My effort to make a homebrew port of Derek Yu’s Spelunky Classic for the Nintendo DS.
C++, libnds (as included with excellent devkitPro’s toolchain).
Game assets shipped by the SpelunkyCommunityUpdateProject.
It was my first C++ project of such scale. At the point I started writing Spelunky-DS (the beginning of 2018) I was working my very first job which was a Junior Java Developer at a local startup.
The original game was written in a tool called Game Maker, so I could not re-use anything but the textures, sounds and fonts. Code had to be re-written from scratch.
I knew little of the language, let alone the technologies involved – so far I did solve a few silly algorithmic challenges where the language of my choice was indeed C++, wrote a Flappy bird clone in Allegro framework, but that was it.
Build systems? Game progamming patterns? Cross-platform development? Platform abstraction? Forget about it.
Only later in 2020 when I re-launched my port of Spelunky Classic as Spelunky-PSP, written yet again from the ground, using OpenGL as a rendering API, CMake as a build system and SDL as a platform abstraction, I could say – this is satisfying, this is how this should have been in the beginning. Spelunky-PSP can be compiled for the PSP/Windows/Linux and so far it proved to be working even on Raspberry PI 3 and Orange PI One.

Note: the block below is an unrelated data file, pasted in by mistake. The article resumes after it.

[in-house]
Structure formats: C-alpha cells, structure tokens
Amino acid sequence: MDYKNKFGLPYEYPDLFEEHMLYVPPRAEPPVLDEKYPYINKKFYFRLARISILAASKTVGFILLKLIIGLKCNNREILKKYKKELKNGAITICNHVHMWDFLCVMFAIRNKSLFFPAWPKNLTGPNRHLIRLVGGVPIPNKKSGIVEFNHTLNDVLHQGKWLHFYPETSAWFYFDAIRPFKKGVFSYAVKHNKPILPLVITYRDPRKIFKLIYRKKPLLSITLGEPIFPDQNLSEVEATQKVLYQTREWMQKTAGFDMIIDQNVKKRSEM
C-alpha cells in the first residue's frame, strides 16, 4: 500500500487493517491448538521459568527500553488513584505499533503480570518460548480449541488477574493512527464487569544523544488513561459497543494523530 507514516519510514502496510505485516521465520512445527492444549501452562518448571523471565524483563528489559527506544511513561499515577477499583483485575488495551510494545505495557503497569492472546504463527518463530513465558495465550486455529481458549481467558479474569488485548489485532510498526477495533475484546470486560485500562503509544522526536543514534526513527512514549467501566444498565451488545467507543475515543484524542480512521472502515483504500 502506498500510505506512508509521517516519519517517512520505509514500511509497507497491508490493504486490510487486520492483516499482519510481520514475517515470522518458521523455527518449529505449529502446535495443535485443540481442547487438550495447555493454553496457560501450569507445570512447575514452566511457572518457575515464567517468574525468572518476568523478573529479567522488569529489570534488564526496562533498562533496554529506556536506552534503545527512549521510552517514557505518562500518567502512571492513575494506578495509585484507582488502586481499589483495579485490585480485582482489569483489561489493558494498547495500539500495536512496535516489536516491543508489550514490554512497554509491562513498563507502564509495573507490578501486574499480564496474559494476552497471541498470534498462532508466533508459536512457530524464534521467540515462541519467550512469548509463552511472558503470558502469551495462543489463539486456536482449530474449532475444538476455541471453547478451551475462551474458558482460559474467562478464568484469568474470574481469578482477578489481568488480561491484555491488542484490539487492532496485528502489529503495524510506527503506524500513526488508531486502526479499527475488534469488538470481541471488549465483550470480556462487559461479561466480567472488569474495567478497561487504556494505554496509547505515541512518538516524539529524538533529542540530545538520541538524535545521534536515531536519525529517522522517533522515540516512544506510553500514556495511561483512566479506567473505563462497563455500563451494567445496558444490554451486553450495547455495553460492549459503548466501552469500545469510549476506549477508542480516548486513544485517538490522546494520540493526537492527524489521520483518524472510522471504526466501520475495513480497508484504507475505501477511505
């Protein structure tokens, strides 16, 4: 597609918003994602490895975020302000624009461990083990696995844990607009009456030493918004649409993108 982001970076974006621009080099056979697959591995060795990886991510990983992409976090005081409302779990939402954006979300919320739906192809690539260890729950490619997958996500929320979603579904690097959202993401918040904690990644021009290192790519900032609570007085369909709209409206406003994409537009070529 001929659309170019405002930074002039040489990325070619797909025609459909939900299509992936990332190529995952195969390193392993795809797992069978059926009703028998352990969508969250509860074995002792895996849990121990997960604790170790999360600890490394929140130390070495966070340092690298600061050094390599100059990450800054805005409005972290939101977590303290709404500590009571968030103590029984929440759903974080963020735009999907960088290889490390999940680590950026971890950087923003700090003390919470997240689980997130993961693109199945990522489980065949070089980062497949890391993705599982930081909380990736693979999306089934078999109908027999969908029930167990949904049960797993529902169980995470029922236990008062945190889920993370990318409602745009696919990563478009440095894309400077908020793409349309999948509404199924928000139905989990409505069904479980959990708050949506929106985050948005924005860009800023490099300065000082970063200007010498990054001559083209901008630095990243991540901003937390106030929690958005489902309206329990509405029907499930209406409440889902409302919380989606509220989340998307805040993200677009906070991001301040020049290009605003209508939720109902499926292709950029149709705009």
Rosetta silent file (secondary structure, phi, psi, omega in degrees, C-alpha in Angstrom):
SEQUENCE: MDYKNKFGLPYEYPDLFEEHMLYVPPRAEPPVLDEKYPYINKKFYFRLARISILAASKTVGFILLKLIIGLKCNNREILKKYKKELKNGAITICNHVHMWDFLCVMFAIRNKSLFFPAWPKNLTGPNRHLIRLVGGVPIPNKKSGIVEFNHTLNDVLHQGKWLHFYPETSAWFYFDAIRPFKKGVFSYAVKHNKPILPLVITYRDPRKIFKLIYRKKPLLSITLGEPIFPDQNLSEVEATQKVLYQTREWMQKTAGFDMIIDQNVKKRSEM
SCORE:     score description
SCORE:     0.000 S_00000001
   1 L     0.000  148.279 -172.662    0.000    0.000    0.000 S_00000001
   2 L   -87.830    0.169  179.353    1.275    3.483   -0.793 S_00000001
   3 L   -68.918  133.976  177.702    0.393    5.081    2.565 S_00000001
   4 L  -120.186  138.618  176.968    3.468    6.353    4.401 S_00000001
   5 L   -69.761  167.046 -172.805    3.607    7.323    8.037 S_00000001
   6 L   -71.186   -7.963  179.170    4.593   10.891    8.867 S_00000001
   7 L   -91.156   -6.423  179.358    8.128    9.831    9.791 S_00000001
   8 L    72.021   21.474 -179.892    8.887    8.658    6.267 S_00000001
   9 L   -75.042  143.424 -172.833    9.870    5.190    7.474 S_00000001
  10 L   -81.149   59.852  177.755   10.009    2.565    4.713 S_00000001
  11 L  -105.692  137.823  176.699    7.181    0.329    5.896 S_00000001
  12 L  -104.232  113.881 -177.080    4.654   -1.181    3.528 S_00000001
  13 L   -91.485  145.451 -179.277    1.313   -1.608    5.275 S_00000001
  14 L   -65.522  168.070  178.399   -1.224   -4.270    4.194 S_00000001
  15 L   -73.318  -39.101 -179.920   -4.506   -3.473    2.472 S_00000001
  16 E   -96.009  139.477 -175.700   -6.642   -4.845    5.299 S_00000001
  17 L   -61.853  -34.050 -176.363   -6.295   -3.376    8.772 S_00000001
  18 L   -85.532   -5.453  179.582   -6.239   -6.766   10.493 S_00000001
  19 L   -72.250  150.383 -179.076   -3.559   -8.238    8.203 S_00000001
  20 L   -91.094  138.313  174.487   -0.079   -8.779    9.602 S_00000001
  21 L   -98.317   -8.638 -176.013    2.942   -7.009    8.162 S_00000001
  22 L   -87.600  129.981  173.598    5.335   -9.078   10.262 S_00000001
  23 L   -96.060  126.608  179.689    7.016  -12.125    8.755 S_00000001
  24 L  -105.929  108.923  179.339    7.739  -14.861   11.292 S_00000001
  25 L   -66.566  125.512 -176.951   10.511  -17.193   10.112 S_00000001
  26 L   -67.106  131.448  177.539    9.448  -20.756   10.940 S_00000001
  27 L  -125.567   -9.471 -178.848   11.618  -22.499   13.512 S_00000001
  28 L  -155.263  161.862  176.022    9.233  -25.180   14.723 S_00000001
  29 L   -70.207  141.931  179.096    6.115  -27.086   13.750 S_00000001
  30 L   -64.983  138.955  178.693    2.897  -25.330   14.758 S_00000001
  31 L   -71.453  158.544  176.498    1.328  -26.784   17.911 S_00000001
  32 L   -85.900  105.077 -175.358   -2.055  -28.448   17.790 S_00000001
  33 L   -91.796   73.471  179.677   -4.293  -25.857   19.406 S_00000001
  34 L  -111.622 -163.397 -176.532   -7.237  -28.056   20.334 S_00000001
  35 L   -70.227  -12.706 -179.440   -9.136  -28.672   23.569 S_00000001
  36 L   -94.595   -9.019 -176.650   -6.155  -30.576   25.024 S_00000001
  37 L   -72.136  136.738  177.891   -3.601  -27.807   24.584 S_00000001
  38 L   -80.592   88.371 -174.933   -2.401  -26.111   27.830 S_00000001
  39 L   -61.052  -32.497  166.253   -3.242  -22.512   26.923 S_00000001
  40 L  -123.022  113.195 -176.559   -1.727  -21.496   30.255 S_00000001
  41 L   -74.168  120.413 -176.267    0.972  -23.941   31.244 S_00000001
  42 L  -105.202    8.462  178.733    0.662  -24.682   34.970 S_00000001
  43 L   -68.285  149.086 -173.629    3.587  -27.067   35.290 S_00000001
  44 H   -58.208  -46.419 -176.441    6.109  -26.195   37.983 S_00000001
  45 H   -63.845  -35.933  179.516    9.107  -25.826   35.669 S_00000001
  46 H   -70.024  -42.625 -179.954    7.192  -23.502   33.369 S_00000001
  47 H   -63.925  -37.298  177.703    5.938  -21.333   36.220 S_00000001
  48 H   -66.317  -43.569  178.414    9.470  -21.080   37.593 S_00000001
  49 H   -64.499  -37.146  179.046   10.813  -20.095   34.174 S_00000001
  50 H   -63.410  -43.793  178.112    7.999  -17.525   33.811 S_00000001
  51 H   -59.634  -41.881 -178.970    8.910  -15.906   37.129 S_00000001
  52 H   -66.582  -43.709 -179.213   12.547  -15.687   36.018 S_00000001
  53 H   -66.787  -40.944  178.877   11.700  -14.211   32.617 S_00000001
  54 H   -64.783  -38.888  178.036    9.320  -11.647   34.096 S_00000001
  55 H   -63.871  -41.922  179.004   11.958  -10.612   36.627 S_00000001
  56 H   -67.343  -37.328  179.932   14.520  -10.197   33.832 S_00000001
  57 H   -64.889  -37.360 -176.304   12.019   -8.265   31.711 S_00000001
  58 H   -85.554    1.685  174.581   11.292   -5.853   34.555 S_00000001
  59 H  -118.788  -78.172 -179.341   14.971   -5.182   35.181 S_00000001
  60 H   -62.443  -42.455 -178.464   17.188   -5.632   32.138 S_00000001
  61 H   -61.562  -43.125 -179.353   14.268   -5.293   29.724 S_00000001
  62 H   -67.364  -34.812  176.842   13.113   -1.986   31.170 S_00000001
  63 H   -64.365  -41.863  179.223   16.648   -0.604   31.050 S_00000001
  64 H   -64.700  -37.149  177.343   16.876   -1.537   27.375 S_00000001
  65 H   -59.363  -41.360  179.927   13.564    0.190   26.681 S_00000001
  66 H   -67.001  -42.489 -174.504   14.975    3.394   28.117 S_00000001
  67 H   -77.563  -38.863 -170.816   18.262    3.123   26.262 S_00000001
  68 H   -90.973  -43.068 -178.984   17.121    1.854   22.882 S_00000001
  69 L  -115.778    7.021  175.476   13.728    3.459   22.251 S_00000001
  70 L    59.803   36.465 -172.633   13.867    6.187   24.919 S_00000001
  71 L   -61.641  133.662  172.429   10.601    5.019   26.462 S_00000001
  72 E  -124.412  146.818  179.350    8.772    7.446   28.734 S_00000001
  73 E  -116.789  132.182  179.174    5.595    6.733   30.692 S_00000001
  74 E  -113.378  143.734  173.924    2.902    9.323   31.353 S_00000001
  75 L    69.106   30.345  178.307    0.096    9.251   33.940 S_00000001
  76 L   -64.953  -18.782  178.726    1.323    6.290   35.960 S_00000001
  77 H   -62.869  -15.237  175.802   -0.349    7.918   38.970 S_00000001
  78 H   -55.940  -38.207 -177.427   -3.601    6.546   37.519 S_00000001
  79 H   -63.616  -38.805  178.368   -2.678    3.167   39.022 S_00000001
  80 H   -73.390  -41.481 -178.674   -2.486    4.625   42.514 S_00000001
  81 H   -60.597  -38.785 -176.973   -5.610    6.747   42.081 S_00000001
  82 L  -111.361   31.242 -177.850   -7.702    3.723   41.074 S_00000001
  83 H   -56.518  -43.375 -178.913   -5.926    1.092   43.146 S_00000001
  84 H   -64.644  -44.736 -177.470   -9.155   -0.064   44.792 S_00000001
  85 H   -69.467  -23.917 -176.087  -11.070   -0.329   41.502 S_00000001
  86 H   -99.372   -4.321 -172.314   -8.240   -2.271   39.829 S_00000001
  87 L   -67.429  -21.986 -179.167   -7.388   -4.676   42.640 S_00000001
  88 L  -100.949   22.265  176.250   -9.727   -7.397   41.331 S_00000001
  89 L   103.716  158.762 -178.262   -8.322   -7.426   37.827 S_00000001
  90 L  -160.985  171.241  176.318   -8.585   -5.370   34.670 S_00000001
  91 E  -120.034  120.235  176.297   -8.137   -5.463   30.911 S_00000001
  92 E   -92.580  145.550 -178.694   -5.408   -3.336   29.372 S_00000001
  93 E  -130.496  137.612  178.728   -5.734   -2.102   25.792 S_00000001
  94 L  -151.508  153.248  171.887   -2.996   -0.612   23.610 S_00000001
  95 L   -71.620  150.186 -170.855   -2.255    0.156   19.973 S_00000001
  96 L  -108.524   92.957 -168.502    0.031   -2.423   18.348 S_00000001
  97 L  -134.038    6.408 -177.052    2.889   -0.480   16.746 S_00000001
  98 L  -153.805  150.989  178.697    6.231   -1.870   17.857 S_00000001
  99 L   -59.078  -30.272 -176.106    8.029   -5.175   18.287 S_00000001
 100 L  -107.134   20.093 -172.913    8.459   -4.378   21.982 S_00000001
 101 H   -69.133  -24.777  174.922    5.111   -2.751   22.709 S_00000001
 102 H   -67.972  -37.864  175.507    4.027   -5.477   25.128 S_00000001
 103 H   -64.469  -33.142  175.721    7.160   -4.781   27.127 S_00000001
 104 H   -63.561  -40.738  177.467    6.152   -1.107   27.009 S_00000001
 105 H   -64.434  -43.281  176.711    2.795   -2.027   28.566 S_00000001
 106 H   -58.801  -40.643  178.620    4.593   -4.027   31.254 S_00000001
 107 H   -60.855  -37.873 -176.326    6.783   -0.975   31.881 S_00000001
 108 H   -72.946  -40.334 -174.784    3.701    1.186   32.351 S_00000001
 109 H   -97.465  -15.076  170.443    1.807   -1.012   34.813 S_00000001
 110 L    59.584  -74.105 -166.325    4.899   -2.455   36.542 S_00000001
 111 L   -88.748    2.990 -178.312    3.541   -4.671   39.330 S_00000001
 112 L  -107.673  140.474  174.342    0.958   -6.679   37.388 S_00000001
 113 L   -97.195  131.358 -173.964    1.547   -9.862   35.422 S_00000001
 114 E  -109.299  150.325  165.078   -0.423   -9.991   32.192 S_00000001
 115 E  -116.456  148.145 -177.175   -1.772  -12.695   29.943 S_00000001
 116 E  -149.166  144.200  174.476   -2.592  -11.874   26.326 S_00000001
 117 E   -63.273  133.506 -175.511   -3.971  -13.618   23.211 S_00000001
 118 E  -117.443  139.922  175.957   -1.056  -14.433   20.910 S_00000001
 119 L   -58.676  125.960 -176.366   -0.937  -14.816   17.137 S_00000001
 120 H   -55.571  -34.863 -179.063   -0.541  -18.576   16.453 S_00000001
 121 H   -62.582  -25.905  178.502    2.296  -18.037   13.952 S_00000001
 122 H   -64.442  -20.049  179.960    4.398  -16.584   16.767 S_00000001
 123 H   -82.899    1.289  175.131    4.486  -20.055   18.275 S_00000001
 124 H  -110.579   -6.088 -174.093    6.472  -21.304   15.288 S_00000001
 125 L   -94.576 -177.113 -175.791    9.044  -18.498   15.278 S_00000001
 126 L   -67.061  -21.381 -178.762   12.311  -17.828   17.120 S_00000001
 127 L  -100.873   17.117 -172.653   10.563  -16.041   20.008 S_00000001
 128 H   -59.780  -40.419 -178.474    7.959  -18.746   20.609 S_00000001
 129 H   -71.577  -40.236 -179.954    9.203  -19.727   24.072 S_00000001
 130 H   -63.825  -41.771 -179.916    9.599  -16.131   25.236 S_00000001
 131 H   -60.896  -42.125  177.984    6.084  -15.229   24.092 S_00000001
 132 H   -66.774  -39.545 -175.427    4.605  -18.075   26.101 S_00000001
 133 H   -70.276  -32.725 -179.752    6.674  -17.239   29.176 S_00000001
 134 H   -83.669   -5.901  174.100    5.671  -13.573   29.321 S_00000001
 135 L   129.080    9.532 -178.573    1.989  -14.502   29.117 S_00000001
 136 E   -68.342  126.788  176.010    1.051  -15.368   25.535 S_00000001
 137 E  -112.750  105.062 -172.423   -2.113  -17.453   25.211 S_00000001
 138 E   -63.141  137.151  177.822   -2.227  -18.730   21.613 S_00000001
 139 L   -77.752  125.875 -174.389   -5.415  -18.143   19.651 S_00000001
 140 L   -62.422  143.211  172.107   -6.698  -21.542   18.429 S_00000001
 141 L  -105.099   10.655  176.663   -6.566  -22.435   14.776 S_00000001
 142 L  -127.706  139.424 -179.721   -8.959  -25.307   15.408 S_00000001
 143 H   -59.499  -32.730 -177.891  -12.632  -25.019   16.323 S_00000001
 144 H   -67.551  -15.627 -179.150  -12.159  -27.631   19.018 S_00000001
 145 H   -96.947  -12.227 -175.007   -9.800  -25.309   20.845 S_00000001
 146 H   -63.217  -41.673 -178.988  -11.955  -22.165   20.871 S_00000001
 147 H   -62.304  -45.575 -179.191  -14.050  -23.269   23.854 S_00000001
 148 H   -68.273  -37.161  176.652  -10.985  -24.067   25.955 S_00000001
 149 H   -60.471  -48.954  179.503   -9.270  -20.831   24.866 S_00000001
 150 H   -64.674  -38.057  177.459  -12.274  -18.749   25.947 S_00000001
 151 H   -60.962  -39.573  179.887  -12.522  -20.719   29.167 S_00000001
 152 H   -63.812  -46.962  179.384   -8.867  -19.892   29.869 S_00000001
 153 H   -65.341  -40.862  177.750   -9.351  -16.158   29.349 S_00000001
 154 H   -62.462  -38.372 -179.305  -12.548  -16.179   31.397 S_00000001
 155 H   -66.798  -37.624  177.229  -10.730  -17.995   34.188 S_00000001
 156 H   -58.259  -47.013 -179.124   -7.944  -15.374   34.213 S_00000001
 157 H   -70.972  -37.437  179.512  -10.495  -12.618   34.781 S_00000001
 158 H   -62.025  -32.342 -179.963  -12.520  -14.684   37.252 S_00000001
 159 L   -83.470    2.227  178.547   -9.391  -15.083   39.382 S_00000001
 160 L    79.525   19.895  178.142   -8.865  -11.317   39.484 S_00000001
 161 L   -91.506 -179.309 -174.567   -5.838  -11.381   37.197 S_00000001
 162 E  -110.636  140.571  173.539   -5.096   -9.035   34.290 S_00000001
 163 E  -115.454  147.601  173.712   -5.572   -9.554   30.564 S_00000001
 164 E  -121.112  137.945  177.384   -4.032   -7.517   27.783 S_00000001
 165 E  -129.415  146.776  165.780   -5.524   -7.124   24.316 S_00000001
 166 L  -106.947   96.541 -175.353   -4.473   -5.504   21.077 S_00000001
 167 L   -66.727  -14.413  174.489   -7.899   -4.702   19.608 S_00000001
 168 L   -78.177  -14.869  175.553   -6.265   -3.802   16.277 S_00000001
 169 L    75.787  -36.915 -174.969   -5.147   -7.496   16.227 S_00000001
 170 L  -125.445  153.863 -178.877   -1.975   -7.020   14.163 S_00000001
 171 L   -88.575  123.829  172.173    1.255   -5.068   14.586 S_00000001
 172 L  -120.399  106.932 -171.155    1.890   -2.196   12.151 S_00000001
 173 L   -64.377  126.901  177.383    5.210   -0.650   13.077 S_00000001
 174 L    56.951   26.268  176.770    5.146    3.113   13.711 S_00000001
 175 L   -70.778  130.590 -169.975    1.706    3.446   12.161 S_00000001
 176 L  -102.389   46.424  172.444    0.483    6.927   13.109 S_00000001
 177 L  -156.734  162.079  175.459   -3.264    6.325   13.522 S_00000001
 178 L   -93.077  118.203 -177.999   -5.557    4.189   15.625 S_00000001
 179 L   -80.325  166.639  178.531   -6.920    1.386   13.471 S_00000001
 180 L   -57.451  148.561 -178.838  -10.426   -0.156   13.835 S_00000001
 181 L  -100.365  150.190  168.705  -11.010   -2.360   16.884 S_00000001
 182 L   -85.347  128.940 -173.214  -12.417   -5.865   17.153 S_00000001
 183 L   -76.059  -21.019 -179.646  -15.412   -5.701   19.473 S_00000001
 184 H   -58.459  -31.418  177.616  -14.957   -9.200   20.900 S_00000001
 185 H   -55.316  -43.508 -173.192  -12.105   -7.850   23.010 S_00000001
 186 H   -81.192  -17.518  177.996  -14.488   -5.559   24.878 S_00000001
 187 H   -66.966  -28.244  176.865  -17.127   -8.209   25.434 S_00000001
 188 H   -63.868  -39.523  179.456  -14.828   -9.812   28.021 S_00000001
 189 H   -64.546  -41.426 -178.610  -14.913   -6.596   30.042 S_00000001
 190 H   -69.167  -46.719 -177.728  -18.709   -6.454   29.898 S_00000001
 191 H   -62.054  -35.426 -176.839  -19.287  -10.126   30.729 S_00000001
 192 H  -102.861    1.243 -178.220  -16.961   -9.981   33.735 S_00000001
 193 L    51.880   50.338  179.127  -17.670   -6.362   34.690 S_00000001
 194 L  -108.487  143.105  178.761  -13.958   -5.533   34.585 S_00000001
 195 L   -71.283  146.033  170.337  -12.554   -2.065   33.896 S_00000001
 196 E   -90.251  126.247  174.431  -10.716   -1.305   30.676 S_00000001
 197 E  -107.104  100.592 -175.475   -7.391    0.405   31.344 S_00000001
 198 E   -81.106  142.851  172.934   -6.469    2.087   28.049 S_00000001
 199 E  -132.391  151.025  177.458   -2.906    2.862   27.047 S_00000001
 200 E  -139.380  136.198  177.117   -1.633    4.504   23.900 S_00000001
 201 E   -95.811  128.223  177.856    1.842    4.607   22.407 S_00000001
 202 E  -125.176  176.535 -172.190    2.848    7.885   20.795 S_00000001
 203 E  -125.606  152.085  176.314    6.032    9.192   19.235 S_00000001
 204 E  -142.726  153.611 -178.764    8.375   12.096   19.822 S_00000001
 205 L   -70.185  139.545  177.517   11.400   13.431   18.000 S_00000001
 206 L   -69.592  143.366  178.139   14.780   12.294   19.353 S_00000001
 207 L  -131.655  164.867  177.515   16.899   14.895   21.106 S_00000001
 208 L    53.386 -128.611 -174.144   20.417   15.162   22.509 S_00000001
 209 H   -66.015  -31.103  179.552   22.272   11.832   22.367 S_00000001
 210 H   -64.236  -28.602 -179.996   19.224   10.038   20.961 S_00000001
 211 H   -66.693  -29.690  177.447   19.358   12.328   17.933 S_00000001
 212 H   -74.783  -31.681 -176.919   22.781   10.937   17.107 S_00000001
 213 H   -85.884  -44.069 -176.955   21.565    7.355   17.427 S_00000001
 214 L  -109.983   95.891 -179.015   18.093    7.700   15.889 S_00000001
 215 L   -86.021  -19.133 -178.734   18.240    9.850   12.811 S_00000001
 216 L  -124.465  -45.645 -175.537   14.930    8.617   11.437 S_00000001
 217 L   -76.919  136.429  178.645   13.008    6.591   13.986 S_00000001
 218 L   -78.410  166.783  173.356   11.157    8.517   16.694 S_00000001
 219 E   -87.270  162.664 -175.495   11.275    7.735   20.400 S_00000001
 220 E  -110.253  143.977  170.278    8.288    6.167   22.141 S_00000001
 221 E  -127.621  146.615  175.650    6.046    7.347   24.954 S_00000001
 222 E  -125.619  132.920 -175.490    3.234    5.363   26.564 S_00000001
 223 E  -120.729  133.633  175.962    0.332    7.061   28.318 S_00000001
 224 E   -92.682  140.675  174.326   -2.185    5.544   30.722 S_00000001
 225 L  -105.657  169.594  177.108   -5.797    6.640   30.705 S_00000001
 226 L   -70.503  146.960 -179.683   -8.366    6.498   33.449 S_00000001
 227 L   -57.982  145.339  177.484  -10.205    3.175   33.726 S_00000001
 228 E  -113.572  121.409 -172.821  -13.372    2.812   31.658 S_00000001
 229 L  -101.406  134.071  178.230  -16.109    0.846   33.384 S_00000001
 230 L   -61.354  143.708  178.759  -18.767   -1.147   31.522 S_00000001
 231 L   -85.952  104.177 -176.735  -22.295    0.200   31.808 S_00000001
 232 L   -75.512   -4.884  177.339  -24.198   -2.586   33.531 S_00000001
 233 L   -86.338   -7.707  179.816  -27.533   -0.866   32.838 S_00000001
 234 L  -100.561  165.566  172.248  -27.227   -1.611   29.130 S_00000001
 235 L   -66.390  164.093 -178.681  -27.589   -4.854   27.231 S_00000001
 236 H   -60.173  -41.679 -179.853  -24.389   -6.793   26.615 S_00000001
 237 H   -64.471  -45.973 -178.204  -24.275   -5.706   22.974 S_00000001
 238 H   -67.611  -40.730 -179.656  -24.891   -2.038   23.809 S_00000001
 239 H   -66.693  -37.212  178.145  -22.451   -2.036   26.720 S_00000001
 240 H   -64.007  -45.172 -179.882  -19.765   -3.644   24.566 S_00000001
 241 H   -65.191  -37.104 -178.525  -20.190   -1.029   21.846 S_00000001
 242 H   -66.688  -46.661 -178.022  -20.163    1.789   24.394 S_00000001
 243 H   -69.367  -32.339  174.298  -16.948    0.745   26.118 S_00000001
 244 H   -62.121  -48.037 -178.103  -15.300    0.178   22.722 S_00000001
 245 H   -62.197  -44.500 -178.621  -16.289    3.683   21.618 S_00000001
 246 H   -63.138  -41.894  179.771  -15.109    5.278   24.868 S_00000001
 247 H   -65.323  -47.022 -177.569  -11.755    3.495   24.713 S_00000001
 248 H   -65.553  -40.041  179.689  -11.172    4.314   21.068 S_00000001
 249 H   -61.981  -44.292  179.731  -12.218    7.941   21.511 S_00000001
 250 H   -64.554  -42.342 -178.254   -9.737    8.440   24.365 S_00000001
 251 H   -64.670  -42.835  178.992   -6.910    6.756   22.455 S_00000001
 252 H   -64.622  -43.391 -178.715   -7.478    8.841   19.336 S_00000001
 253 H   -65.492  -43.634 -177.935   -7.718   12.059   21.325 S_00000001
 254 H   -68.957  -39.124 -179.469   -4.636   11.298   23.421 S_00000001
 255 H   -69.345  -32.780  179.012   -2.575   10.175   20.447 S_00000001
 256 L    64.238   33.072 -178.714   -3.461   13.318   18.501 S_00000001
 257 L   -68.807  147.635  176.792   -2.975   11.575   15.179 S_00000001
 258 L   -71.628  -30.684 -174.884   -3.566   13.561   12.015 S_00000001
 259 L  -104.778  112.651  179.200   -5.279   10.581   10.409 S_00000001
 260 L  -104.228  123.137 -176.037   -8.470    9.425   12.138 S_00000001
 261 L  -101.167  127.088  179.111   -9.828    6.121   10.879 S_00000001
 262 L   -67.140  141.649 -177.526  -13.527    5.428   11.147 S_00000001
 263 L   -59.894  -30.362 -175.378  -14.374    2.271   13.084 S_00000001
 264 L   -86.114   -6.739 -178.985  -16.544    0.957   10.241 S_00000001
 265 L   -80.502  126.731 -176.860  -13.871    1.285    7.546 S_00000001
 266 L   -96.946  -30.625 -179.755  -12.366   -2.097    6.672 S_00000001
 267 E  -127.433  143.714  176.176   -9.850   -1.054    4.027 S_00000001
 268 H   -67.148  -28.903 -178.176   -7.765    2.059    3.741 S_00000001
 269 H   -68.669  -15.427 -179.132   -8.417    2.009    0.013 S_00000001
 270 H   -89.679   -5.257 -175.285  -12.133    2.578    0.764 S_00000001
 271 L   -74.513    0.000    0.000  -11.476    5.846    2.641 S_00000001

This time my port would not support NintendoDS, as I decided to use only broadly adopted rendering API, with little-to-zero platform specific libraries, to make my project truly cross-platfom.
But getting back to Spelunky-DS.
Programming it was a great experience, as it boosted the learning process for C++ and the computer science in general. I learned about NDS internals, direct-memory-access, object-attribute-memory, compiling assets into the executable, found out about CMake, familiarized with the tools (CLion to this day stays as my favorite IDE).
Including the project to my portfolio helped my chances when I later applied to be a Junior C++ Developer in another company.
In the same time, while learning new things, the heap of technical debt made only because of my sheer arrogance was constantly growing, and even though I now know much more I can’t amend the architectural nightmares I did in the beginning (thus, re-booting the port with Spelunky-PSP).
Today, Spelunky-DS is discontinued, with only the cave level implemented out of 4 different levels in the original game, but in any other aspect, completely working and playable.